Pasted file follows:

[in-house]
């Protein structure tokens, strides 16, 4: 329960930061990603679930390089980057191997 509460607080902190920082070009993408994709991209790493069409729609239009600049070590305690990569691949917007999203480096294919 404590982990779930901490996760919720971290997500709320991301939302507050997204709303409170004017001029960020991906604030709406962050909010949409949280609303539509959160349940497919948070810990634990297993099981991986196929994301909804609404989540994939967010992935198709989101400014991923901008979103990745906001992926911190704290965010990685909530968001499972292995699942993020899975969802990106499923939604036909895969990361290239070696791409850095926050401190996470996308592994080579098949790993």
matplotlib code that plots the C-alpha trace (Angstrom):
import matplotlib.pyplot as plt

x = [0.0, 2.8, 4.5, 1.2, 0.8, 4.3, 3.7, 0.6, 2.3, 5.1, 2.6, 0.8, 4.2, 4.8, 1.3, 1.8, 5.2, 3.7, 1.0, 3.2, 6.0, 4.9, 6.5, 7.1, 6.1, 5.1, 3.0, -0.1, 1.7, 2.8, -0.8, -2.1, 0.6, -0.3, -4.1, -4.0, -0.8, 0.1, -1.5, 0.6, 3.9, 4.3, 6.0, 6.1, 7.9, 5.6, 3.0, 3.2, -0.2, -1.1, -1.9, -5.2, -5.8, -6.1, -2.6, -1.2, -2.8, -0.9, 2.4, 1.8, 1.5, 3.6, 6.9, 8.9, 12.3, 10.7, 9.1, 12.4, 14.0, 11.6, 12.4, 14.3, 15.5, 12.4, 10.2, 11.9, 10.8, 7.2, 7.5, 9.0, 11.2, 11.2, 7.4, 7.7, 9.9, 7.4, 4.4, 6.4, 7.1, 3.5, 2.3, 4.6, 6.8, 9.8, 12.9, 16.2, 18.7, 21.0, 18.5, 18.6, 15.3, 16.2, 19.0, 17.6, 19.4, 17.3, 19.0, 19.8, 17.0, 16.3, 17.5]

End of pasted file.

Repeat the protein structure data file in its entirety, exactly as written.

[in-house]
């Protein structure tokens, strides 16, 4: 329960930061990603679930390089980057191997 509460607080902190920082070009993408994709991209790493069409729609239009600049070590305690990569691949917007999203480096294919 404590982990779930901490996760919720971290997500709320991301939302507050997204709303409170004017001029960020991906604030709406962050909010949409949280609303539509959160349940497919948070810990634990297993099981991986196929994301909804609404989540994939967010992935198709989101400014991923901008979103990745906001992926911190704290965010990685909530968001499972292995699942993020899975969802990106499923939604036909895969990361290239070696791409850095926050401190996470996308592994080579098949790993």
matplotlib code that plots the C-alpha trace (Angstrom):
import matplotlib.pyplot as plt

x = [0.0, 2.8, 4.5, 1.2, 0.8, 4.3, 3.7, 0.6, 2.3, 5.1, 2.6, 0.8, 4.2, 4.8, 1.3, 1.8, 5.2, 3.7, 1.0, 3.2, 6.0, 4.9, 6.5, 7.1, 6.1, 5.1, 3.0, -0.1, 1.7, 2.8, -0.8, -2.1, 0.6, -0.3, -4.1, -4.0, -0.8, 0.1, -1.5, 0.6, 3.9, 4.3, 6.0, 6.1, 7.9, 5.6, 3.0, 3.2, -0.2, -1.1, -1.9, -5.2, -5.8, -6.1, -2.6, -1.2, -2.8, -0.9, 2.4, 1.8, 1.5, 3.6, 6.9, 8.9, 12.3, 10.7, 9.1, 12.4, 14.0, 11.6, 12.4, 14.3, 15.5, 12.4, 10.2, 11.9, 10.8, 7.2, 7.5, 9.0, 11.2, 11.2, 7.4, 7.7, 9.9, 7.4, 4.4, 6.4, 7.1, 3.5, 2.3, 4.6, 6.8, 9.8, 12.9, 16.2, 18.7, 21.0, 18.5, 18.6, 15.3, 16.2, 19.0, 17.6, 19.4, 17.3, 19.0, 19.8, 17.0, 16.3, 17.5]